‘Assessment’ is assessment of appropriate measures that would mitigate the risk that the person might infect or contaminate others.
‘Screening’ (a) assessing the extent of a person’s exposure to coronavirus (b) determining whether a person is contaminated or infected with coronavirus (c) assessing a person’s symptoms and state of health.
Grounds (6(1) & 6(3))
In order to exercise the power Officers must:
1. ‘Have reasonable grounds to suspect a person is potentially infectious’ AND,
2. Consider that it is it is ‘necessary and proportionate to do so’
(a) In the interests of the person,
(b) For the protection of other people, or
(c) For the maintenance of public health.
The act places and additional requirement on IMO and PO “that they must, before exercising the powers conferred by this paragraph, consult a public health officer to the extent that it is practicable to do so” (Sch 21 s.7(5) CA 2020)
Offence of non-compliance
Both sections create an offence of non-compliance at subsection (4) which is additionally repeated at Sch 21 Section 23 (a) and (c).
In order for an offence of non-compliance to be established, Officer’s must have informed the person of the reason for their ‘direction’ or ‘removal’ and that it is an offence to:
(i) fail without reasonable excuse to comply with the direction, or
(ii) where a person is removed, abscond.
Defence ‘reasonable grounds’
There must be reasonable grounds to suspect that the person is or may be infected or has been in an infected area in the last 14 days before the Officer can exercise their power.
Defence “failure to inform”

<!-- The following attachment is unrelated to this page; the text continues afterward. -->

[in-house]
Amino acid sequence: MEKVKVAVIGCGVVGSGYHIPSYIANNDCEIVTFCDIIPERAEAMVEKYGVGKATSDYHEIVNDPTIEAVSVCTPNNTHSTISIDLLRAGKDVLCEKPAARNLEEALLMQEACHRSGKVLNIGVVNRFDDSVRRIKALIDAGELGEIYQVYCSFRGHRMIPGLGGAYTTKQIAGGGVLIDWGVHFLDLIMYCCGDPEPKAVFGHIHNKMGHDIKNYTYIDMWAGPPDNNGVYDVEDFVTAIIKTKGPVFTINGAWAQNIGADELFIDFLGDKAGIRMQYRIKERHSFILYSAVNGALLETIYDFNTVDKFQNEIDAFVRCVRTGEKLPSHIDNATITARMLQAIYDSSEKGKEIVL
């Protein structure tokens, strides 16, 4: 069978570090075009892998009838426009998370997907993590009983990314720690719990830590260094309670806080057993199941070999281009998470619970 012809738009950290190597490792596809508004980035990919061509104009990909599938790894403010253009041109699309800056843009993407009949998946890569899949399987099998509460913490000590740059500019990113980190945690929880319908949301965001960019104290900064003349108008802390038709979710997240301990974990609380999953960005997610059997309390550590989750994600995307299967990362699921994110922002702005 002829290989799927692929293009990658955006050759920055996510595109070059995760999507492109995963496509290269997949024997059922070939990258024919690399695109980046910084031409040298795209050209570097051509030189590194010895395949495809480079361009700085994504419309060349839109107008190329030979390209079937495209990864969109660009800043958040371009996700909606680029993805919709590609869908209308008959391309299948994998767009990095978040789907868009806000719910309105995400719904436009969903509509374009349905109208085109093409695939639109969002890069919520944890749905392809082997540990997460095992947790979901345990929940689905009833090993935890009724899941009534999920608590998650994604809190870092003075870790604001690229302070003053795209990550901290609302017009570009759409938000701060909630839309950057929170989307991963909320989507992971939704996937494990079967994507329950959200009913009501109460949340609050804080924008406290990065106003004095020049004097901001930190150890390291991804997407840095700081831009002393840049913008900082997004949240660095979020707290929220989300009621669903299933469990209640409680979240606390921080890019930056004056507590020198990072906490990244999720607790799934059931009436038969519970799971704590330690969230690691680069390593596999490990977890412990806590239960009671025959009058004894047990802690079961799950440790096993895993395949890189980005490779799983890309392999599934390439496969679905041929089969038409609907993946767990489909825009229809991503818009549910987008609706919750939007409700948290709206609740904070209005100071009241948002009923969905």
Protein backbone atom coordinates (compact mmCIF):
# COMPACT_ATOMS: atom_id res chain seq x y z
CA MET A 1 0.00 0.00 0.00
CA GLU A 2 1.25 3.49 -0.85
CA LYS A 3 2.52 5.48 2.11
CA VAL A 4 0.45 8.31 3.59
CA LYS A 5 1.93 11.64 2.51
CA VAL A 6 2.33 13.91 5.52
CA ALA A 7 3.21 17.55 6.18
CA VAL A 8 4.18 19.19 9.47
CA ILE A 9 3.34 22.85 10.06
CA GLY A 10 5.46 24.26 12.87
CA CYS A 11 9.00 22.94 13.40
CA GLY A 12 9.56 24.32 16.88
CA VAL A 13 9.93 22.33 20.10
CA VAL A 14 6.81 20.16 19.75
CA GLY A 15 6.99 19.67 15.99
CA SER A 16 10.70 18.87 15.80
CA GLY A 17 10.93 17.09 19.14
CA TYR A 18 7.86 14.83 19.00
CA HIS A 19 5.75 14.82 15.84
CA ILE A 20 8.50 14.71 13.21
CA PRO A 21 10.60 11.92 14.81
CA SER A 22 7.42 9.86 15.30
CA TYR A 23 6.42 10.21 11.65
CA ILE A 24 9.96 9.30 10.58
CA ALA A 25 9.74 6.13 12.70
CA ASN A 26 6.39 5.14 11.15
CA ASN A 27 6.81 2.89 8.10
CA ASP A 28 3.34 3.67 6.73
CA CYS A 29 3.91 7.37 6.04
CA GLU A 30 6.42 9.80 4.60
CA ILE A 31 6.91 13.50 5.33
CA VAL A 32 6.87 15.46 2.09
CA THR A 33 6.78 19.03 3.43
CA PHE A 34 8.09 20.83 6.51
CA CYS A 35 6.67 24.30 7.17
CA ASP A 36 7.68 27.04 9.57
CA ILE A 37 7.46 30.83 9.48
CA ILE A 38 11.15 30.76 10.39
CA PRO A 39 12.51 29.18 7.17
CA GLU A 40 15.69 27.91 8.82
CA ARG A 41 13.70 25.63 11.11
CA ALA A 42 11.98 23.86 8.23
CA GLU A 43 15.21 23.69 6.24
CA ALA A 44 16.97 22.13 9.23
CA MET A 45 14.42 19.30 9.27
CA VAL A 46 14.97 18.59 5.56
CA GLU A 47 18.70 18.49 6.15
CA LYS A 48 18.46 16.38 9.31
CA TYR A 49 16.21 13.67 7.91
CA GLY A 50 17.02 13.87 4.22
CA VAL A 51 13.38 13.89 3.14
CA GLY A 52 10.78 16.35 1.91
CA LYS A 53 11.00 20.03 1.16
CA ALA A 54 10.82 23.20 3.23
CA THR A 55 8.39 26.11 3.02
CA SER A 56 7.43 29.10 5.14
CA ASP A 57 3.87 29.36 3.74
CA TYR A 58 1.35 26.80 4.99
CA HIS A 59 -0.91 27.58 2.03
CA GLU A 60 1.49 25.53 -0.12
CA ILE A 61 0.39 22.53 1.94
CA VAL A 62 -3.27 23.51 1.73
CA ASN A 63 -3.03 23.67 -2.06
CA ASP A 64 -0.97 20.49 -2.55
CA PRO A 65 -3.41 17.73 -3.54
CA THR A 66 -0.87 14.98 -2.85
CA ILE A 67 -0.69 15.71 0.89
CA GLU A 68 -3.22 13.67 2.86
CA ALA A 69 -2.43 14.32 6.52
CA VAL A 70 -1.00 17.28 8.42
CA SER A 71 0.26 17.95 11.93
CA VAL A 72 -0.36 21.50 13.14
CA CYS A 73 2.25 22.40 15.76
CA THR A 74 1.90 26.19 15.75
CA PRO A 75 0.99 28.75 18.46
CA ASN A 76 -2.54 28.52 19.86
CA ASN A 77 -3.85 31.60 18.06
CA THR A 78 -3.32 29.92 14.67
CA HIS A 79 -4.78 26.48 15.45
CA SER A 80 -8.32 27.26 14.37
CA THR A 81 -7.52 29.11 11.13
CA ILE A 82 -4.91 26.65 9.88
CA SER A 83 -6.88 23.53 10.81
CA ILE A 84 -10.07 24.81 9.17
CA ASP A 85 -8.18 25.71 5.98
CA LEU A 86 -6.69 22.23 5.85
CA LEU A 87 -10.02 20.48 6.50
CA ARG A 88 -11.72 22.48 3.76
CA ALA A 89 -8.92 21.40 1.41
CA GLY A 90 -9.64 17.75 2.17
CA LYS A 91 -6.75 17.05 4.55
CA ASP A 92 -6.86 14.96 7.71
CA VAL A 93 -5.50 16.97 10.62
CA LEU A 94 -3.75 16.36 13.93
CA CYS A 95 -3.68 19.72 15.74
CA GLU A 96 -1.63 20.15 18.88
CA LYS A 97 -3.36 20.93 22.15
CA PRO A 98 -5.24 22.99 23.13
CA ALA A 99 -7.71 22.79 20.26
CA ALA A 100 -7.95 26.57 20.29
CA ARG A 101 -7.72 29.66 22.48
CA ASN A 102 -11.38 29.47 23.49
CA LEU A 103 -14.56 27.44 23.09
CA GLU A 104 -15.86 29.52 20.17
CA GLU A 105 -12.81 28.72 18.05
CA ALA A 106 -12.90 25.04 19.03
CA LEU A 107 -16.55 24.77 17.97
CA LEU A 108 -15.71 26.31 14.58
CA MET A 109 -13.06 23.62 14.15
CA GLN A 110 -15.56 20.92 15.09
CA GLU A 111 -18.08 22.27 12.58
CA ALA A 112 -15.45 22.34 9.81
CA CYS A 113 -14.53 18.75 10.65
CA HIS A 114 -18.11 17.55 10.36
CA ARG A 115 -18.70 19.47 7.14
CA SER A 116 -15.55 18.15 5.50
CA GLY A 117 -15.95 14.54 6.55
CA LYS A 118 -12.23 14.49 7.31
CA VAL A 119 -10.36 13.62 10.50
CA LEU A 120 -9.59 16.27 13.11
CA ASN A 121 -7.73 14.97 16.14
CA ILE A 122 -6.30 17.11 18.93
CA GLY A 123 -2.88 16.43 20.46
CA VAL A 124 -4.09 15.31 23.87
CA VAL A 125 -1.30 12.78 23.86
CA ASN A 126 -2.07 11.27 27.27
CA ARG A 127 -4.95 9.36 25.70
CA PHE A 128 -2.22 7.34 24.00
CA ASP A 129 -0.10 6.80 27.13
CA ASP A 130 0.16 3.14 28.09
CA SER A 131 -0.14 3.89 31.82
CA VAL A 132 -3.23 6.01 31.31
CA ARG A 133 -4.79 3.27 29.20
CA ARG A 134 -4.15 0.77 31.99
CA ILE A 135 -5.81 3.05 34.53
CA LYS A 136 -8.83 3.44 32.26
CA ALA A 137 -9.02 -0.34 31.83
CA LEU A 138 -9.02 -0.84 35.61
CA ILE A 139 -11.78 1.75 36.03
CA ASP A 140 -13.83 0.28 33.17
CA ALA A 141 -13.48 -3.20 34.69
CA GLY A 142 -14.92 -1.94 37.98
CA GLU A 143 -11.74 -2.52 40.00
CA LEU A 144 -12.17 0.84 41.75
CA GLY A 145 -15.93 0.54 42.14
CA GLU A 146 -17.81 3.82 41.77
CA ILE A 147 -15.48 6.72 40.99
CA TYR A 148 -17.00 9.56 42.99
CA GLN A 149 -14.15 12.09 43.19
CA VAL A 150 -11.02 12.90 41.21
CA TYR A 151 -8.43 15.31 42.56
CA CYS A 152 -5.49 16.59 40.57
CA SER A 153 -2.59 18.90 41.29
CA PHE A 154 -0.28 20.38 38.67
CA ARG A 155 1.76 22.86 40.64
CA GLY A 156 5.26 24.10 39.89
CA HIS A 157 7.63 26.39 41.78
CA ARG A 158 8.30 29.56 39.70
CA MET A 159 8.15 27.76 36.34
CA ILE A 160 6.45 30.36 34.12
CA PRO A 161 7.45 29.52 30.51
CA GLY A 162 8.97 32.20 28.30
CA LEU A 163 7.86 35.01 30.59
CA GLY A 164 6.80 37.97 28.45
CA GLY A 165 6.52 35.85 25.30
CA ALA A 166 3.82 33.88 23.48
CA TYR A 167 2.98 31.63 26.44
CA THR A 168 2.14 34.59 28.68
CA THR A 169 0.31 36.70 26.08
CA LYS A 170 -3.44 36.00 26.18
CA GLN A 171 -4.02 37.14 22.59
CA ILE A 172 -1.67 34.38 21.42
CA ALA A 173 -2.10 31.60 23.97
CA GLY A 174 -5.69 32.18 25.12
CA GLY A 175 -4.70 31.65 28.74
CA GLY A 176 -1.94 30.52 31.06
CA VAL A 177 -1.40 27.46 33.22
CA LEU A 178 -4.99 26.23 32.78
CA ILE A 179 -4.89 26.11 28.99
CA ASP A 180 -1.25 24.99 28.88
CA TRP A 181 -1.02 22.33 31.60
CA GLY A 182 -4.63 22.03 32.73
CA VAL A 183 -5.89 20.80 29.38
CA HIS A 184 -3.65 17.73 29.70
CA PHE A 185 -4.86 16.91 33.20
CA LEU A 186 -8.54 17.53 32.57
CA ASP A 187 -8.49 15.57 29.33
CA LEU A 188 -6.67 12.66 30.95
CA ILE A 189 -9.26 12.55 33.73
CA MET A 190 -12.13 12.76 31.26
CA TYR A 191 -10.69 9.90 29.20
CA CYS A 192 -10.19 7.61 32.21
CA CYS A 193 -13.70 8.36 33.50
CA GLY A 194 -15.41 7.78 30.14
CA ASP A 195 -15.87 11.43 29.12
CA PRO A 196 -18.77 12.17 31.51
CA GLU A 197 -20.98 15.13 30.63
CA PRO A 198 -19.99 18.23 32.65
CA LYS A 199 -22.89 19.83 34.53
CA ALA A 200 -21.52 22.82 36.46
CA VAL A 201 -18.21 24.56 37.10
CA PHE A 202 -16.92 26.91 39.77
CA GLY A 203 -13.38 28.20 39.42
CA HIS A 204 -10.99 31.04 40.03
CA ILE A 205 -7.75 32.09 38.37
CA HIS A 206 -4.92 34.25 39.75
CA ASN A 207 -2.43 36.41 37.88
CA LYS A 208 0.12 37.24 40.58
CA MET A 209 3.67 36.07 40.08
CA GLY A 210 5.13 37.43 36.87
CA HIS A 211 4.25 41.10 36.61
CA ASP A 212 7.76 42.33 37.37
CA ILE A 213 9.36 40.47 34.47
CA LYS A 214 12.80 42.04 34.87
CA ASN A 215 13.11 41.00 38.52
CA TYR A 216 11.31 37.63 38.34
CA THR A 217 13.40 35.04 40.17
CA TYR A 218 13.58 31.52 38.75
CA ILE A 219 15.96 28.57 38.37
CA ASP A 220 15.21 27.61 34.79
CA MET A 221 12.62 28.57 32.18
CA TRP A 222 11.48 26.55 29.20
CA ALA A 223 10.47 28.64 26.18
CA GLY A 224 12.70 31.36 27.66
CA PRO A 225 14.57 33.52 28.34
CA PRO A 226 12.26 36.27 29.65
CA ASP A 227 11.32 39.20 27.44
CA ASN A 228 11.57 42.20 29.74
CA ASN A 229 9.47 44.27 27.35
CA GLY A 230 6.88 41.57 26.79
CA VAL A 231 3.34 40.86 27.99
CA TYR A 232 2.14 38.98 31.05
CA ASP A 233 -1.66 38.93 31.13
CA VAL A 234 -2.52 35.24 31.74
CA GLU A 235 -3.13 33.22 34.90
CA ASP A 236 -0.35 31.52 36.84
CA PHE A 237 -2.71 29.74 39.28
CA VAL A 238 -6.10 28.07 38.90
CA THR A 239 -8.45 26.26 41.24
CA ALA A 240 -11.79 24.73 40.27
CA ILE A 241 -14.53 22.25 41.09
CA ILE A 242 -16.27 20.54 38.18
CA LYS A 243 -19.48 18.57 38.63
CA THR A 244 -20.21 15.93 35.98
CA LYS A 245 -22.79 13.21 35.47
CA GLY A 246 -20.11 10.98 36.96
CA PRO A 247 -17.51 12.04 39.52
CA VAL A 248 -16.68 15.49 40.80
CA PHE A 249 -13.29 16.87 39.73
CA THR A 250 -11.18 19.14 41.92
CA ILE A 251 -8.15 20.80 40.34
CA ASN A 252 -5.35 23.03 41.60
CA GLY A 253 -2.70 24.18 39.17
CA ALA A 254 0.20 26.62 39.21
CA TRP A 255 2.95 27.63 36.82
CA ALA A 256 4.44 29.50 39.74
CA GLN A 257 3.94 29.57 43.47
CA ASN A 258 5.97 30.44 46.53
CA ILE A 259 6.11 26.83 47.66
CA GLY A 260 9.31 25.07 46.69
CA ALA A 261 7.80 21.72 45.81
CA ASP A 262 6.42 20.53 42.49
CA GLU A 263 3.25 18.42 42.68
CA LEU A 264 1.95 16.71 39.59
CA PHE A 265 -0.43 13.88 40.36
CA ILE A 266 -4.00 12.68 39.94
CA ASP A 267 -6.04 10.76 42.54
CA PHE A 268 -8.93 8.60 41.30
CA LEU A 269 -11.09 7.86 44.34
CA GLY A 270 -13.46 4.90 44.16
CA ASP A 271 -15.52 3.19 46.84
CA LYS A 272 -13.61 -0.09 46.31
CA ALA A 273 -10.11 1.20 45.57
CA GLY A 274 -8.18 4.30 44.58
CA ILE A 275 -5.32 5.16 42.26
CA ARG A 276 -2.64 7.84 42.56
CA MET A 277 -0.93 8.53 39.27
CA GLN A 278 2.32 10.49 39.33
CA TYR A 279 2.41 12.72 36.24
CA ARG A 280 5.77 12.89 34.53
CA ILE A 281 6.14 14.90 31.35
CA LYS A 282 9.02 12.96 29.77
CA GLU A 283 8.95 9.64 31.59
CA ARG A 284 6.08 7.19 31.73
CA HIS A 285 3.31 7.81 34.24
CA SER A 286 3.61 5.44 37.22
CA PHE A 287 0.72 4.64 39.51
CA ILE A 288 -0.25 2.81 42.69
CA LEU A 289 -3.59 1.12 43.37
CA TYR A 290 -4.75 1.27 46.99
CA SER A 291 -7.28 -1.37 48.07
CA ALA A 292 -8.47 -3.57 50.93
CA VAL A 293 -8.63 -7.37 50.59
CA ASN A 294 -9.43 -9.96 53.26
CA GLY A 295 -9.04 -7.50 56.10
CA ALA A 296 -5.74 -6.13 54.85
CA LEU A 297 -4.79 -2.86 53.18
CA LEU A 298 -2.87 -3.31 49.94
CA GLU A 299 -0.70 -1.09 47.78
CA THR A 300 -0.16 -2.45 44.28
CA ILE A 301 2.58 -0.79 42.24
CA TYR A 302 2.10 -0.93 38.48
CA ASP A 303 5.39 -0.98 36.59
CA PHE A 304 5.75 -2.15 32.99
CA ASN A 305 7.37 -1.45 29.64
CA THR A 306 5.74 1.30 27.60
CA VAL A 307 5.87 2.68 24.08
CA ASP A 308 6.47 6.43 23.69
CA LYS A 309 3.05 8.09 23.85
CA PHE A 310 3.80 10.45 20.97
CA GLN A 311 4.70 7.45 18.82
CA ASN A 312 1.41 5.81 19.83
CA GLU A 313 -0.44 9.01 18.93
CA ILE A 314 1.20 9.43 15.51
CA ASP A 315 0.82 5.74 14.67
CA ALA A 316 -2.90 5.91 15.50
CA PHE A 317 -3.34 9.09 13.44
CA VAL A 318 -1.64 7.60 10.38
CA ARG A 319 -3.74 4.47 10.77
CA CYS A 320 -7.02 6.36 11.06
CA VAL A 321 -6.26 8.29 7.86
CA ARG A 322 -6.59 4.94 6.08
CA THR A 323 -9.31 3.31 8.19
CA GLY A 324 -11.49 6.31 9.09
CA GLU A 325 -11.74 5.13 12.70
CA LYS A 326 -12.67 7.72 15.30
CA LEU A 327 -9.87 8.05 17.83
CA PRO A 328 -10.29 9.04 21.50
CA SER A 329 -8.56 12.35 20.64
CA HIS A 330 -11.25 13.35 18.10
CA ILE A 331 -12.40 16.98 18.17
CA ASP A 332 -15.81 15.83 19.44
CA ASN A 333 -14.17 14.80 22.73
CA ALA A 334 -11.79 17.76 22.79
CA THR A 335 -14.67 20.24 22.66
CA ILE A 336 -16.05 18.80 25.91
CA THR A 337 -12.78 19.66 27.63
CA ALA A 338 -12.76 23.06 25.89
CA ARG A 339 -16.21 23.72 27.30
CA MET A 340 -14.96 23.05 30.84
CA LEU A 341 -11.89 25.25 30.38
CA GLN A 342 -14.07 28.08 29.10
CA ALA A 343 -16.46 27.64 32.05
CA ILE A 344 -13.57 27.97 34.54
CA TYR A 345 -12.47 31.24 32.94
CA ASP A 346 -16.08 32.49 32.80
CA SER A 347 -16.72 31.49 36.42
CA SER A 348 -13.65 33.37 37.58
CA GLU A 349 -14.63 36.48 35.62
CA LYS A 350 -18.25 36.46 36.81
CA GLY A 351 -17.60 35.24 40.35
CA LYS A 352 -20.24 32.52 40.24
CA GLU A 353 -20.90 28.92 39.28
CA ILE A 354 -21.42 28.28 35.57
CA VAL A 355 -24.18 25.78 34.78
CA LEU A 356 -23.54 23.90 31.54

The offence under subsection (4) can only be made out if the Officer has informed the person of the reasons for exercising their power and that they will be committing an offence if they do not comply.
The act does not contain a definition of a suitable place for screening or assessment. Unfortunately the explanatory notes do not expand on the definition either. It is not clear how such locations are classified and what criteria is considered when choosing a particular ‘suitable place’ to direct a person. The obvious inference is that the location would need to have the facilities to conduct a screening and assessment, which could in the circumstances mean a church hall.
Issues may arise between Officers and their interpretation of what is a suitable location, or the necessary equipment, staffing levels and facilities required to be classified as suitable. In addition, oversubscription at a location may reduce its ability to limit any potential exposure of the virus affecting its suitability for the further intake of persons.
Defence “practicable to consult PHO”
In relation PO and IMO, in circumstances where they did not consult a PHO, it may be argued that it was practicable in the particular circumstances to have done so prior to exercising their powers.
Defence “reasonable excuse”
Finally, the defence of reasonable excuse is available in relation to failing to comply with a direction to a suitable place for screening or assessment. This would likely include issues such as transport difficulties, court orders with exclusion conditions and caring obligations of vulnerable and isolated persons.
Charles Hannaford is a pupil barrister at chambers specialising in Crime and Children Act matters.